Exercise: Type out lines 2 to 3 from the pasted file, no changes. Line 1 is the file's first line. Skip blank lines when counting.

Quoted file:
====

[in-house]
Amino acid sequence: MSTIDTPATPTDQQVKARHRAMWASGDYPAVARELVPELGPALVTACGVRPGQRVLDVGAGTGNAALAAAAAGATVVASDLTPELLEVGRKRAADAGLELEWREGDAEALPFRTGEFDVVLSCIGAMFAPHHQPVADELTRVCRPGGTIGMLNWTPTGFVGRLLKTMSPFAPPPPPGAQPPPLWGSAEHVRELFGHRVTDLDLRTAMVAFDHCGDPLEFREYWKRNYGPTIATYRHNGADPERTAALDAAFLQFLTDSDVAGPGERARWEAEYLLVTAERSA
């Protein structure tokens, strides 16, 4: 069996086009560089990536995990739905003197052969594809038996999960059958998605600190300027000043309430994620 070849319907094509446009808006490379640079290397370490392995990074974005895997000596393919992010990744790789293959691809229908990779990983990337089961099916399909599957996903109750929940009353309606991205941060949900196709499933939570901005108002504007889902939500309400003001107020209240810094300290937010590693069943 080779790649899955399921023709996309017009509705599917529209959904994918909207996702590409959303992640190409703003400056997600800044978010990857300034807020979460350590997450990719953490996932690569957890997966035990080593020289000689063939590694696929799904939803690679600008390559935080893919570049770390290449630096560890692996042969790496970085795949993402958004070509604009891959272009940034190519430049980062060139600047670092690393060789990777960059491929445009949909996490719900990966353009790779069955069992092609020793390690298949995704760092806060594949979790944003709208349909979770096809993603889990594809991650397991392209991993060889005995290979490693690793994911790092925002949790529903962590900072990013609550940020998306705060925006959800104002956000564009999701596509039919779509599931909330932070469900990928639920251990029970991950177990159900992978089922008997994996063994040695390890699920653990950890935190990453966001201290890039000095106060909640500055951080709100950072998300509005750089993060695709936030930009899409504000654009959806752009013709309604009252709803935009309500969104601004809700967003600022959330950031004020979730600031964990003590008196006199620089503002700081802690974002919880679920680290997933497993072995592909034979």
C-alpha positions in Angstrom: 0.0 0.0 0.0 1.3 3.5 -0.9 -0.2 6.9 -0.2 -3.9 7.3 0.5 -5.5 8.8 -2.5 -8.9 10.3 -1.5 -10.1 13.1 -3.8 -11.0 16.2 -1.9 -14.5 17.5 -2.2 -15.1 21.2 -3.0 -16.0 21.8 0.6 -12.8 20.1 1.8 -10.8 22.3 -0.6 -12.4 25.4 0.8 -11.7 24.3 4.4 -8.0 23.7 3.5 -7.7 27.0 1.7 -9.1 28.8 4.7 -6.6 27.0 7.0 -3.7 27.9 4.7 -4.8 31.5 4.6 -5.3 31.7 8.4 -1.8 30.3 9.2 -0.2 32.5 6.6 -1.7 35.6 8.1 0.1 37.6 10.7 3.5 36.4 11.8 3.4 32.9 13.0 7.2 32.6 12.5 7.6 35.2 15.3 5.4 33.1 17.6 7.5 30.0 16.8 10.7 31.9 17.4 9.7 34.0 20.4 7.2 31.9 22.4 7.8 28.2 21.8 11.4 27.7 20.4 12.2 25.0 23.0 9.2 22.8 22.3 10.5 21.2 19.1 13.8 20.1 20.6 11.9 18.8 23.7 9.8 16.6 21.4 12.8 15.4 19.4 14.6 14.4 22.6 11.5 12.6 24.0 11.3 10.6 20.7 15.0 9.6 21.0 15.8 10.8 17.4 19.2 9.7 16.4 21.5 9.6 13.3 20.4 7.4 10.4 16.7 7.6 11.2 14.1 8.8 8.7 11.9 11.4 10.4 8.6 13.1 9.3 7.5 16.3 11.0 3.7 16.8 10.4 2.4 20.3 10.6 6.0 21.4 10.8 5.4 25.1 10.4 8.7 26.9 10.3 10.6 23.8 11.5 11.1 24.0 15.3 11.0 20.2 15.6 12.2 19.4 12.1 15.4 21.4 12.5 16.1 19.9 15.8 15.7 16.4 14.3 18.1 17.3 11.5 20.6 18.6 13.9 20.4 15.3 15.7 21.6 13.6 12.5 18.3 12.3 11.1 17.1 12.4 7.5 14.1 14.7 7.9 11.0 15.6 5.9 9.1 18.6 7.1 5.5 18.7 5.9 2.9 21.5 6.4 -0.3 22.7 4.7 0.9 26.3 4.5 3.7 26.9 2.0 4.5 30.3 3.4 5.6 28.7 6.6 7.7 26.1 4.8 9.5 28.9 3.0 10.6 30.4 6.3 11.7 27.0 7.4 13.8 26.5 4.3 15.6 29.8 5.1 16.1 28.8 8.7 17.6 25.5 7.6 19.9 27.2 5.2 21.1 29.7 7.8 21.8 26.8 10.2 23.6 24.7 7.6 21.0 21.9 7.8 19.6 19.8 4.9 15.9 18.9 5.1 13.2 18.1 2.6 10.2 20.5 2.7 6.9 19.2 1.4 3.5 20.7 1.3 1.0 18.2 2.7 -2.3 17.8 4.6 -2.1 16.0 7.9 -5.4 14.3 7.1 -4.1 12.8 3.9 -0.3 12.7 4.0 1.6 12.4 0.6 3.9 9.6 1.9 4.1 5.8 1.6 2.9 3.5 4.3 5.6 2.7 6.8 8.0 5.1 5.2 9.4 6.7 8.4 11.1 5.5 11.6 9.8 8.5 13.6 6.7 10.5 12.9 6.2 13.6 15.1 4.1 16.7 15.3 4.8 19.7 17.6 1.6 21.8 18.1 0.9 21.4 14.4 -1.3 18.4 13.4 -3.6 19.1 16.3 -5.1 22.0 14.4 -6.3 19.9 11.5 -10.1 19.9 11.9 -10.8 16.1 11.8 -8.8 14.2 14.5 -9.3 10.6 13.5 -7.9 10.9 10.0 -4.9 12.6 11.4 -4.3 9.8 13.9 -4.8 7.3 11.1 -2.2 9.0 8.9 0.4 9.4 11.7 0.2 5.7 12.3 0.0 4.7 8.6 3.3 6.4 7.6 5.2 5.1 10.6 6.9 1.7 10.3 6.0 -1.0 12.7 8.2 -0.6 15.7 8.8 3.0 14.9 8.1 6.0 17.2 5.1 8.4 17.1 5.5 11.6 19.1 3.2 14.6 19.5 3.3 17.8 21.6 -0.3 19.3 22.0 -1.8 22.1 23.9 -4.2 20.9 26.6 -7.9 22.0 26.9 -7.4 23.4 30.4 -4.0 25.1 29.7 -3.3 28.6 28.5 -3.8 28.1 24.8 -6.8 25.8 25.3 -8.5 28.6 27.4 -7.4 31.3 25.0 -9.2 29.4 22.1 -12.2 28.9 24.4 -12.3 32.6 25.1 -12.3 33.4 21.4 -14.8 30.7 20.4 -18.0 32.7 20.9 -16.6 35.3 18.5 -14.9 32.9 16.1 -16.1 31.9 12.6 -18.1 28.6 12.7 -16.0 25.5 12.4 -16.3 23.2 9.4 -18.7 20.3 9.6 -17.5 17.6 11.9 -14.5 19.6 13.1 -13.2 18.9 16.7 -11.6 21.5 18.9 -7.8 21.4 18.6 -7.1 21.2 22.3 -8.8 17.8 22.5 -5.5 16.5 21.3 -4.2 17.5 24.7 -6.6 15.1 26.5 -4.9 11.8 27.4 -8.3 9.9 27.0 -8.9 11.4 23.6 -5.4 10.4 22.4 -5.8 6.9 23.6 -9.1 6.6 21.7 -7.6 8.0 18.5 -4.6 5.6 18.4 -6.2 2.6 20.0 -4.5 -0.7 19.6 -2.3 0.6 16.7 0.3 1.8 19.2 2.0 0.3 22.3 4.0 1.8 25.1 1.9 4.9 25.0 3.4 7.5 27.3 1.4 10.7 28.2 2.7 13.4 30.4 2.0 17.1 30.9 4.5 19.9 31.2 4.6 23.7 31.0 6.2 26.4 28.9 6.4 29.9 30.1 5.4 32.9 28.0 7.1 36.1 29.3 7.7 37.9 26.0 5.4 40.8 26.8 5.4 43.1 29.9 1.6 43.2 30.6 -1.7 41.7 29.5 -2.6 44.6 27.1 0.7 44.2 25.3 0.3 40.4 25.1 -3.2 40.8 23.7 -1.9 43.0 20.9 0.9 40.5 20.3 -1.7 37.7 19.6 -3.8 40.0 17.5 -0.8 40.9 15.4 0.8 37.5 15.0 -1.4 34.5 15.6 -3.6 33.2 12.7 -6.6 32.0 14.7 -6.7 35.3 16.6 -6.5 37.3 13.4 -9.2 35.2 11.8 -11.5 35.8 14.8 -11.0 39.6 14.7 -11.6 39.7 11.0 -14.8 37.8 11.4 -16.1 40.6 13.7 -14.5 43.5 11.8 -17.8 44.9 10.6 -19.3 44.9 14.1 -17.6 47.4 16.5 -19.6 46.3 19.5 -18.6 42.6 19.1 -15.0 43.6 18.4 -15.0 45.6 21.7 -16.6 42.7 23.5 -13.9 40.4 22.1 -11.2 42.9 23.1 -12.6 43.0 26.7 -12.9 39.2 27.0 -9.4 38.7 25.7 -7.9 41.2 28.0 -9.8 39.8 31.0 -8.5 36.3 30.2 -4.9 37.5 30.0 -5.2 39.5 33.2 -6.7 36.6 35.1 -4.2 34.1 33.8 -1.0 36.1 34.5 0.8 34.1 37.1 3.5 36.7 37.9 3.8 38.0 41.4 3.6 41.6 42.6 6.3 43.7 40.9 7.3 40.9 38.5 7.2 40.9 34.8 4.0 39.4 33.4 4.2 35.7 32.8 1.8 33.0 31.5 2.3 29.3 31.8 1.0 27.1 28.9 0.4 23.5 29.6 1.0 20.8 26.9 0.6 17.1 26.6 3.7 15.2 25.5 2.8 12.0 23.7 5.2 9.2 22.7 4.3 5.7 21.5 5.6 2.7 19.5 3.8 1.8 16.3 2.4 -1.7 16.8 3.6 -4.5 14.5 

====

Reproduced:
Amino acid sequence: MSTIDTPATPTDQQVKARHRAMWASGDYPAVARELVPELGPALVTACGVRPGQRVLDVGAGTGNAALAAAAAGATVVASDLTPELLEVGRKRAADAGLELEWREGDAEALPFRTGEFDVVLSCIGAMFAPHHQPVADELTRVCRPGGTIGMLNWTPTGFVGRLLKTMSPFAPPPPPGAQPPPLWGSAEHVRELFGHRVTDLDLRTAMVAFDHCGDPLEFREYWKRNYGPTIATYRHNGADPERTAALDAAFLQFLTDSDVAGPGERARWEAEYLLVTAERSA
């Protein structure tokens, strides 16, 4: 069996086009560089990536995990739905003197052969594809038996999960059958998605600190300027000043309430994620 070849319907094509446009808006490379640079290397370490392995990074974005895997000596393919992010990744790789293959691809229908990779990983990337089961099916399909599957996903109750929940009353309606991205941060949900196709499933939570901005108002504007889902939500309400003001107020209240810094300290937010590693069943 080779790649899955399921023709996309017009509705599917529209959904994918909207996702590409959303992640190409703003400056997600800044978010990857300034807020979460350590997450990719953490996932690569957890997966035990080593020289000689063939590694696929799904939803690679600008390559935080893919570049770390290449630096560890692996042969790496970085795949993402958004070509604009891959272009940034190519430049980062060139600047670092690393060789990777960059491929445009949909996490719900990966353009790779069955069992092609020793390690298949995704760092806060594949979790944003709208349909979770096809993603889990594809991650397991392209991993060889005995290979490693690793994911790092925002949790529903962590900072990013609550940020998306705060925006959800104002956000564009999701596509039919779509599931909330932070469900990928639920251990029970991950177990159900992978089922008997994996063994040695390890699920653990950890935190990453966001201290890039000095106060909640500055951080709100950072998300509005750089993060695709936030930009899409504000654009959806752009013709309604009252709803935009309500969104601004809700967003600022959330950031004020979730600031964990003590008196006199620089503002700081802690974002919880679920680290997933497993072995592909034979």